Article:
ciation, an educational exhibit from Florida Wild life was
placed in Jacksonville at the time of the state meeting of this
organization. This was followed by illustrated lecture work
in a number of the high schools of the State, and at a state


camp held for young people at Keystone Heights, and a region-
al camp for Boy Scouts held near Jacksonville.

In the summer of 1932 a request for material based on Flori-
da's interesting wild life, and adapted to use in the primary
grades of Florida's public schools, came to the Department
from the committee on science of the Florida Education Asso-
ciation, that was working over proposed changes in the school
curriculum. A month of intensive work was spent on this very
interesting project. Much that was offered has been incor-
porated in the committee report, which is being printed in sev-
eral volumes, and in such form as to serve as hand books for
teachers. The entire committee project, extending into the
several fields of science, and through all grades taught in the
public schools, will lay a foundation for a very broad program
that would include the conservation of every natural resource
of the State.

35. "Florida Bird Life"

The richest contribution to Florida's educational program
during 1932, a contribution to educational material on bird life
throughout America, came from an outside source. Reference
has been made in the beginning of this report to the book,
"Florida Bird Life" by A. H. Howell, Senior Biologist of the
U. S. Bureau of Biological Survey. The publishing of this au-
thoritative work, long anticipated by scientists and students of
bird life in America, is a highly significant feat. As stated, its
publication was made possible through the cooperation of a
friend of Florida bird life, who underwrote the cost of publish-
ing-approximately $30,000-arranging for the book to sell at
nominal cost, $6.00, with a special price to public or school
libraries of $4.50 a volume. This volume of 580 pages, beauti-
fully illustrated with colored cuts of Florida birds, should be
available through libraries to all Florida. Within itself it is a
library on the subject which it discusses. Orders for it have
come from every State and from many foreign countries. This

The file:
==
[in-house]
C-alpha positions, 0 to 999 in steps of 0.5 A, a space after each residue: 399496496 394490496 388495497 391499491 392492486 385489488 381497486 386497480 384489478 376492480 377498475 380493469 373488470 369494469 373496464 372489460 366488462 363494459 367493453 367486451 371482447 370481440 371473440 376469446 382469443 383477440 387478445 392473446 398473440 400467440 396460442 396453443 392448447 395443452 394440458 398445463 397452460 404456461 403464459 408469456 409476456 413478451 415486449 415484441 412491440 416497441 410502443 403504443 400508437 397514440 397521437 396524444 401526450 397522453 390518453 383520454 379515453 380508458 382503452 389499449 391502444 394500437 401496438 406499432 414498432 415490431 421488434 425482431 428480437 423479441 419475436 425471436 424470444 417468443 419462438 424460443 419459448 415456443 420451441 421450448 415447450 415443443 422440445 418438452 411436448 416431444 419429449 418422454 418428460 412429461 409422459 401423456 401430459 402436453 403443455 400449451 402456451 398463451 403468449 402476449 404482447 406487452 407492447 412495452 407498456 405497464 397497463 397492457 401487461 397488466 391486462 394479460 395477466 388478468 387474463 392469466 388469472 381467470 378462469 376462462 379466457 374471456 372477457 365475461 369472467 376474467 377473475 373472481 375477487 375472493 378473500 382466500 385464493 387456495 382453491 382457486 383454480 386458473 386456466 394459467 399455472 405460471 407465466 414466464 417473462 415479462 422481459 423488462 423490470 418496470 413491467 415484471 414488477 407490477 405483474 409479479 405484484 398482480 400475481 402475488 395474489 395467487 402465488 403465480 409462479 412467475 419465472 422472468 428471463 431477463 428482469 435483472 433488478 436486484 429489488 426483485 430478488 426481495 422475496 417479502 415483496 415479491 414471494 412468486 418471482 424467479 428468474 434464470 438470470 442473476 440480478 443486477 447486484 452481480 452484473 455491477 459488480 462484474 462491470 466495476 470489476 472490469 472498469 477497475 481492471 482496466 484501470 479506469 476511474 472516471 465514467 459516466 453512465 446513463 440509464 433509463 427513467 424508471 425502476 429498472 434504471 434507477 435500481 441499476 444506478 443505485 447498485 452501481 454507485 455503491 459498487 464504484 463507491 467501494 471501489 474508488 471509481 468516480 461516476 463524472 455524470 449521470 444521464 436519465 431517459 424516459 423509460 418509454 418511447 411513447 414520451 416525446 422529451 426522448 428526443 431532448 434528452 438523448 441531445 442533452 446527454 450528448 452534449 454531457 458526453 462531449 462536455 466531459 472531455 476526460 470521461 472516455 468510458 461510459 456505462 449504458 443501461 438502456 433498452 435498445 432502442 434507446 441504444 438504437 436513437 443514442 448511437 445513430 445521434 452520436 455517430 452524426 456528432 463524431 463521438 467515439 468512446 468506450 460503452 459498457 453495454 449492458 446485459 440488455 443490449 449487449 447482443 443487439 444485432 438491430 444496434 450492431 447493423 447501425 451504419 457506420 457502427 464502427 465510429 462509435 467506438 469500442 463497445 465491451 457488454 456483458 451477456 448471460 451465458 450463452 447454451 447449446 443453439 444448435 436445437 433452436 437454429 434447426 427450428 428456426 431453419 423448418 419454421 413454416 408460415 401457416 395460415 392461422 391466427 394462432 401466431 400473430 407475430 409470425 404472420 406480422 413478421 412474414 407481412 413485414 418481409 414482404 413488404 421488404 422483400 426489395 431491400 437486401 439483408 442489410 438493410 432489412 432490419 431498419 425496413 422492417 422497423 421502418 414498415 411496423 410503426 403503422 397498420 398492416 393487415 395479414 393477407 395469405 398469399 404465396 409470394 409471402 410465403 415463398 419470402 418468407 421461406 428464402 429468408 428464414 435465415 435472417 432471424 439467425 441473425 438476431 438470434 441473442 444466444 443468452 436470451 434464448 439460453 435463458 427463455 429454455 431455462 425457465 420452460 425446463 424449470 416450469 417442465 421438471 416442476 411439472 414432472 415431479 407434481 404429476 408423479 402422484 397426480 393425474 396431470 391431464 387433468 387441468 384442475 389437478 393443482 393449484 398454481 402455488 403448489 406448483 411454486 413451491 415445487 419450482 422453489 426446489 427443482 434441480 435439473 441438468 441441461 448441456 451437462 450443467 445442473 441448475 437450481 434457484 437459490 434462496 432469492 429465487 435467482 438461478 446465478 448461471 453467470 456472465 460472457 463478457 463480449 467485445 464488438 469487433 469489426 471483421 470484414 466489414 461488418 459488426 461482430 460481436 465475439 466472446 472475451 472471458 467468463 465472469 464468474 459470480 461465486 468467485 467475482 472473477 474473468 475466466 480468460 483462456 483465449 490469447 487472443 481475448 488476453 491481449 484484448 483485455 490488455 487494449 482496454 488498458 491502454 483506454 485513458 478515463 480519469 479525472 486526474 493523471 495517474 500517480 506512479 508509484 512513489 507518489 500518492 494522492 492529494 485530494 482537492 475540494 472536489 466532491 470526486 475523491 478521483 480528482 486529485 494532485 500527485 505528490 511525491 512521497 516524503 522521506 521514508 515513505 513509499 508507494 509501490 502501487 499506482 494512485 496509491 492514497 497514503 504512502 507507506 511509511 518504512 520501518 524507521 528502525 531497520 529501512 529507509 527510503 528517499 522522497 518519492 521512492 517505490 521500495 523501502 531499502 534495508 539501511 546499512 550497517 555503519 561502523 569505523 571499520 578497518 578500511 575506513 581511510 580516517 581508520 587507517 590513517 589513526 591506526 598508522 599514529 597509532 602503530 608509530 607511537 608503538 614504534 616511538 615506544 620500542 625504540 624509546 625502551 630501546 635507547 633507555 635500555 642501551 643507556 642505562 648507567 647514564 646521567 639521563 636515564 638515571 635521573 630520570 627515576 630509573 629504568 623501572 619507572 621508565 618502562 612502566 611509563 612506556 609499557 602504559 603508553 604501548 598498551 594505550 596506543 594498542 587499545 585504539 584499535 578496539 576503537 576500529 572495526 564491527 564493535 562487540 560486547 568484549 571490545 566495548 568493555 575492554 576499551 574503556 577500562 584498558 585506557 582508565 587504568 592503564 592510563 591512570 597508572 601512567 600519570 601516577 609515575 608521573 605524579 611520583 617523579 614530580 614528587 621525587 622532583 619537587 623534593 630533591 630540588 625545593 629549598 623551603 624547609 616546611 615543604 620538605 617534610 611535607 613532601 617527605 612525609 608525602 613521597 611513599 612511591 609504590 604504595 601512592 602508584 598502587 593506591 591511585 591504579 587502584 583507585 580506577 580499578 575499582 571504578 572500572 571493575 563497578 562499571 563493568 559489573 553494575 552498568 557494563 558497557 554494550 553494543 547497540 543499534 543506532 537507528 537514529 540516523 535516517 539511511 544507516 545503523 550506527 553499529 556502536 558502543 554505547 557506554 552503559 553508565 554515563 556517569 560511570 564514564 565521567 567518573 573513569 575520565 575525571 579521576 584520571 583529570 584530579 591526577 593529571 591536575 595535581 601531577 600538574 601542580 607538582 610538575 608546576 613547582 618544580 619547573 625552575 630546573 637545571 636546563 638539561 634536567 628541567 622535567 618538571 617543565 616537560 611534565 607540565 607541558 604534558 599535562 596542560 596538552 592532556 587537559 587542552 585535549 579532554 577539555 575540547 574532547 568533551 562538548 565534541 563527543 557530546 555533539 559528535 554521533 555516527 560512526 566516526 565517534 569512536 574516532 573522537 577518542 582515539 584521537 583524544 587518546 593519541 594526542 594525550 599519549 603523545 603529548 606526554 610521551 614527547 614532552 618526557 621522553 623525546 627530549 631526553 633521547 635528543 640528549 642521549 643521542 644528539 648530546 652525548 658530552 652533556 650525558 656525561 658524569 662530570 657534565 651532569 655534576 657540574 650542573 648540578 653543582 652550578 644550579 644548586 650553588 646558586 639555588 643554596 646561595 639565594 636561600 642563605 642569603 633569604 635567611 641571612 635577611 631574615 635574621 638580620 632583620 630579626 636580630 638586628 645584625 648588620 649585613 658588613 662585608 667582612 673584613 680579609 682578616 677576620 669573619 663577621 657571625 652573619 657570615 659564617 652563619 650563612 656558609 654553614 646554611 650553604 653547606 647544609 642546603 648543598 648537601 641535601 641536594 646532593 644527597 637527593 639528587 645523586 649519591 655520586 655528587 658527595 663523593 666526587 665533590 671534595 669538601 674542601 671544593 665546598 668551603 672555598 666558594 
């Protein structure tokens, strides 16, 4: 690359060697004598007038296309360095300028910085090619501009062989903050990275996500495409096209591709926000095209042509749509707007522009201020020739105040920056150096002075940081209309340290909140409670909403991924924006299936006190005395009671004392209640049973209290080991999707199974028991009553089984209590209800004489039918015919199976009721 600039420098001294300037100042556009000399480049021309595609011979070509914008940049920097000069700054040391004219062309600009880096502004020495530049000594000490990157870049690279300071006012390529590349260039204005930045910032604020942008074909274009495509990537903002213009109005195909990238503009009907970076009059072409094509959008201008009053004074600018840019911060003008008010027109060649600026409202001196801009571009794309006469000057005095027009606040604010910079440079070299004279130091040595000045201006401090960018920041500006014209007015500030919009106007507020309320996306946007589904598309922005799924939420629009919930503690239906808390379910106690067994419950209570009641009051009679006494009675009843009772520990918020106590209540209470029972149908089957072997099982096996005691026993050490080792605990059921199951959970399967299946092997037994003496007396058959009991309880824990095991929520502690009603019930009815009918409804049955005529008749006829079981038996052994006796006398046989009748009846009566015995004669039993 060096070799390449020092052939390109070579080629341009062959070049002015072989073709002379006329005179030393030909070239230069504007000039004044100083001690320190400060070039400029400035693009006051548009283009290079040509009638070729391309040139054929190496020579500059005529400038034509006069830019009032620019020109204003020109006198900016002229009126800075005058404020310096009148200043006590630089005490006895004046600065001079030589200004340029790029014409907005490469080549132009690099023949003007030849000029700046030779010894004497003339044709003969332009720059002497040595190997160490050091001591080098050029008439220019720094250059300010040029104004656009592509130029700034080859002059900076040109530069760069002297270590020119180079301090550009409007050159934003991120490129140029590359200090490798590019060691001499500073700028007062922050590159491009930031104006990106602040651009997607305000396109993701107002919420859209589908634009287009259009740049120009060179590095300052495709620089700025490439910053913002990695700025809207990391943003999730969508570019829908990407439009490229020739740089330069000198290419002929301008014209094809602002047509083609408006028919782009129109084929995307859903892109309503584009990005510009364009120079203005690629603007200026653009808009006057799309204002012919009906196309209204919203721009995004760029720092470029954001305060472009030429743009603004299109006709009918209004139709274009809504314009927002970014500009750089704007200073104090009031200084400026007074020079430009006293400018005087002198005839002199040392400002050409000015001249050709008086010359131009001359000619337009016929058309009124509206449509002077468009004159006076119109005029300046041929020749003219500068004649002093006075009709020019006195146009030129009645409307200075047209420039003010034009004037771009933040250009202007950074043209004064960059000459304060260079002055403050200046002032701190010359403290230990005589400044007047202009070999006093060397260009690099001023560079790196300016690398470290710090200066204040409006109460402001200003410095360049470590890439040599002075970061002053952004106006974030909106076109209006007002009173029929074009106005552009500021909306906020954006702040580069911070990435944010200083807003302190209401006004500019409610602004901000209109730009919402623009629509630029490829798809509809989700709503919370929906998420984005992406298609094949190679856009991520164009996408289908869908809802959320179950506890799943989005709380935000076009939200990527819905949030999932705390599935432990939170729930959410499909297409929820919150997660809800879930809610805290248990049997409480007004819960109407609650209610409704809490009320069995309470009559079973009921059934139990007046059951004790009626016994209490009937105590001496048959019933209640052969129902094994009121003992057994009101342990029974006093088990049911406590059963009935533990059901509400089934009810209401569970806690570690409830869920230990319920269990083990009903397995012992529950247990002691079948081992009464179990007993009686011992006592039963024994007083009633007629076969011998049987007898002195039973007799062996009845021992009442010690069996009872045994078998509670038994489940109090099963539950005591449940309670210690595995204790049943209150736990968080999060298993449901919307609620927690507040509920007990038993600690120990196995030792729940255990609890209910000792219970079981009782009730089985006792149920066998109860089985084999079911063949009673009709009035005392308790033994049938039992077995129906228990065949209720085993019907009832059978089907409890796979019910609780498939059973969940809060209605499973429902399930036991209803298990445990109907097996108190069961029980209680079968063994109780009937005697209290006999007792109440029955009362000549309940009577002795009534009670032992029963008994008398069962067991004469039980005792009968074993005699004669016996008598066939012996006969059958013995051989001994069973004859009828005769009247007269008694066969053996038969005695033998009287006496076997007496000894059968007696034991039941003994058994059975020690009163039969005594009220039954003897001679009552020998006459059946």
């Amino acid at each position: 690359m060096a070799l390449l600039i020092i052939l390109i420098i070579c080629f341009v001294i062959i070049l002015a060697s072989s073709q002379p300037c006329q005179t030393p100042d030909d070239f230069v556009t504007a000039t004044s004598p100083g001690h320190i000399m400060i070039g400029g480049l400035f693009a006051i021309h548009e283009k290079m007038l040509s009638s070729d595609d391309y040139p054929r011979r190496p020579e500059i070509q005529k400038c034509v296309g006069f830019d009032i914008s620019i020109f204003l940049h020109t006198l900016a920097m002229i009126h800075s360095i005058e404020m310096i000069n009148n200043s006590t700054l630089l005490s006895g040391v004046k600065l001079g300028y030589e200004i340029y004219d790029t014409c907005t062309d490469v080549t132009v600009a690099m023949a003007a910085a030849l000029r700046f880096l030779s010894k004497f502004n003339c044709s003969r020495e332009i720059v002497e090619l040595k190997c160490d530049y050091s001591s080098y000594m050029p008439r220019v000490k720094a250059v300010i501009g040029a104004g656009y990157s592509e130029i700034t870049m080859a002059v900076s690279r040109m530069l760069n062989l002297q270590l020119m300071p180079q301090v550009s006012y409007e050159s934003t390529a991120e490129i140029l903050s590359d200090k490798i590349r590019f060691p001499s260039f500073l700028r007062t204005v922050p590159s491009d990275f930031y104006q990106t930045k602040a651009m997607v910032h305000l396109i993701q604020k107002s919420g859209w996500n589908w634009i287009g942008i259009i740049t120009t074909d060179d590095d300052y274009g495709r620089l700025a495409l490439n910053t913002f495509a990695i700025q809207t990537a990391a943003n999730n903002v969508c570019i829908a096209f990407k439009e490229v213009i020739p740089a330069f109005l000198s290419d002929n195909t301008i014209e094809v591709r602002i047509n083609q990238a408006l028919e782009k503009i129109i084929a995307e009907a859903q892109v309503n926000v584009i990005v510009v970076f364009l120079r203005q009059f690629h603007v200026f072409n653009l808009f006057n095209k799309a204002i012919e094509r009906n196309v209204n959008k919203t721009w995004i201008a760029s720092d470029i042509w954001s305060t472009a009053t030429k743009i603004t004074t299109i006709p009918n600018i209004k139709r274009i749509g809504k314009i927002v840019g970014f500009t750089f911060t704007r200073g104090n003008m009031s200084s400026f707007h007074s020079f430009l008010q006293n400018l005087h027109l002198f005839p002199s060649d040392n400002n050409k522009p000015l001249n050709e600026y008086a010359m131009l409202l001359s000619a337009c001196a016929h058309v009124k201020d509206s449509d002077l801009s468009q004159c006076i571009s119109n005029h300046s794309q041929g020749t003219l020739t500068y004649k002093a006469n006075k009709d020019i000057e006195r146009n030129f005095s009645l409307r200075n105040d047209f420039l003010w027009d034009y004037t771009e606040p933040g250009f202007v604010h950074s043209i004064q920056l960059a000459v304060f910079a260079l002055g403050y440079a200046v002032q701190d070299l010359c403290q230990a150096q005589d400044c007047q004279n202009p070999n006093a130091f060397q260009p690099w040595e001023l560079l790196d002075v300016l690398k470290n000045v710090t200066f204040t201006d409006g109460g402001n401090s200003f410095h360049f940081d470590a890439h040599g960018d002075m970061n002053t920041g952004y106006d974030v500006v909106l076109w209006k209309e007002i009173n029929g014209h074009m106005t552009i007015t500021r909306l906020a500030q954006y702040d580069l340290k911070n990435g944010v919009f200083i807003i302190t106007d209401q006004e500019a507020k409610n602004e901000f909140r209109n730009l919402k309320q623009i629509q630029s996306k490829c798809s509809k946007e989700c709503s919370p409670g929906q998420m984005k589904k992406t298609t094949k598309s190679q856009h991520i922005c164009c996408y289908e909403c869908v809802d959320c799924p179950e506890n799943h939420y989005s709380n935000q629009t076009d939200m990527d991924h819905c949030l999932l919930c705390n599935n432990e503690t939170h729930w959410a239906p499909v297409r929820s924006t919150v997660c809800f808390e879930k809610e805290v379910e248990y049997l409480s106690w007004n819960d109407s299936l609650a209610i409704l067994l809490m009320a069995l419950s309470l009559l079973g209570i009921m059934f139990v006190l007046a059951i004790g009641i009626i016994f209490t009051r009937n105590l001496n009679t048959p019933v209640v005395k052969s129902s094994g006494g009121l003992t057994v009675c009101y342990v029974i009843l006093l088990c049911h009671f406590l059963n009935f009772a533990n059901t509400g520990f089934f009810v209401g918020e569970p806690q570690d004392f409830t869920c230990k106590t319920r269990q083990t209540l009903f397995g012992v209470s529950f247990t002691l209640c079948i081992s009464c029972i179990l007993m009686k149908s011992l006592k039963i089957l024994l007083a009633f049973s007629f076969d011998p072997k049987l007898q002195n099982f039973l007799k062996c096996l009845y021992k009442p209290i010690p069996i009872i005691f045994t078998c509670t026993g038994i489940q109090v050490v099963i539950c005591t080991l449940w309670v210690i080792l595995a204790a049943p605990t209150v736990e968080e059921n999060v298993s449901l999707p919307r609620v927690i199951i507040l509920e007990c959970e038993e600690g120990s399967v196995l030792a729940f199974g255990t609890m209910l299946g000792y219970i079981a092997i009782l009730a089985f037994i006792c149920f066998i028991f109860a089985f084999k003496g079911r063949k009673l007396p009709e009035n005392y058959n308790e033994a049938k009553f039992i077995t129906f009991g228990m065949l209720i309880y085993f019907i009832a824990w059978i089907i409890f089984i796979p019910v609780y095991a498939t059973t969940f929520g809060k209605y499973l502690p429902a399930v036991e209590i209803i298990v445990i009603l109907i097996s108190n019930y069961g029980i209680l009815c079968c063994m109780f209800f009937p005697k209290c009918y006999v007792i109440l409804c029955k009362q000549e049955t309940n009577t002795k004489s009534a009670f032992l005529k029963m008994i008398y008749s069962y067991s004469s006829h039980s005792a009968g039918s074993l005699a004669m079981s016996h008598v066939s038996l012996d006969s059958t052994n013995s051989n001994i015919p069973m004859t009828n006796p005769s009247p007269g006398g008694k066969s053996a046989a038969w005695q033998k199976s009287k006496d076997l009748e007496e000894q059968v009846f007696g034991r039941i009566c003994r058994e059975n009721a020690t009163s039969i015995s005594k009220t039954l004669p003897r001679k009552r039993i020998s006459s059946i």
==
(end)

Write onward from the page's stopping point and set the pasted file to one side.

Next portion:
book is handled from the Department offices and by the New
York publishers.


36. Cooperative Work

In the late summer of 1932 the chairmanship of the Divi-
sion of Birds, Flowers and Wild Life, in the Conservation De-
partment of the Florida Federation of Women's Clubs, was
accepted by the Department clerk. This has broadened the
field for service. The State Department has noted with inter-
est a resolution passed by the Florida Federation of Women's
Clubs that asks the General Federation to seek to secure fed-
eral action that would stop the shooting of migratory waterfowl
over areas baited with grain. Plans for the observance of Out-
door Florida Week, initiated by the Federation late in 1932,
give promise of a program that should be of educational value
to Florida and productive of a fine line of publicity.

No report of the educational program would be complete
without acknowledging the service of the state press and radio.
Generous always with space, the papers not only have kept the
wealth of wild life and department activities for its conserva-
tion before the public, but, many times, have given editorial
support to the conservation program. Radio stations have
generously carried the conservation message to their listeners.
On several occasions they have given the State Game Commis-
sioner an opportunity to go direct to this large audience. In
November Governor Doyle E. Carlton delivered to Florida and,
through a hook up of all stations in the State, to the people of
other States, a stirring message on values of wild life resources.

Educational work in the high schools of Pinellas County late
in December completed the Department's educational program
for the biennium.


The conservation and upbuilding of the native wild life of
Florida is in the hands of the people of this State. Results ob-
tained during the biennium just closed are reassuring for there
has not only been a noticeable increase in song and insectivor-
ous birds observed about our towns and cities, and plumage
birds-picturesque, beautiful-in and about their haunts, but


an increase of those game species that are put under the fire of
the sportsman's gun during a limited season each year.

The increase in the sup-
ply of deer in breeding
grounds has just about en-
abled this fine game animal
to maintain its status of the
past few years. The great-
est menace to the supply of
deer is the man who kills a
doe. Often does killed dur-
ing the hunting season are
found with young. To se-
cure the better enforce-
ment of the law prohibiting
the killing of doe deer
legislation is needed that
would require that evi-
dence of the sex be left on
a deer carcass. Such legis-
lation is urged. Were dogs
taken out of the woods and
still hunting which requires
a greater degree of skill,
practiced, Florida's supply
of deer would greatly in-


"Greatest Menace to Florida's Supply
is the Man Who Kills a Doe"

The supply of turkeys in the State has increased in some
localities but this choice bird needs better protection. A law
protecting turkey hens and permitting the killing of gobblers
only would result, as it has resulted in those states that follow
the practice, in a large increase in the supply of turkeys.
Florida's deep woods afford ideal habitat for the bird. If
brought to approximate the possible maximum supply it would
add greatly to the value of Florida wild life.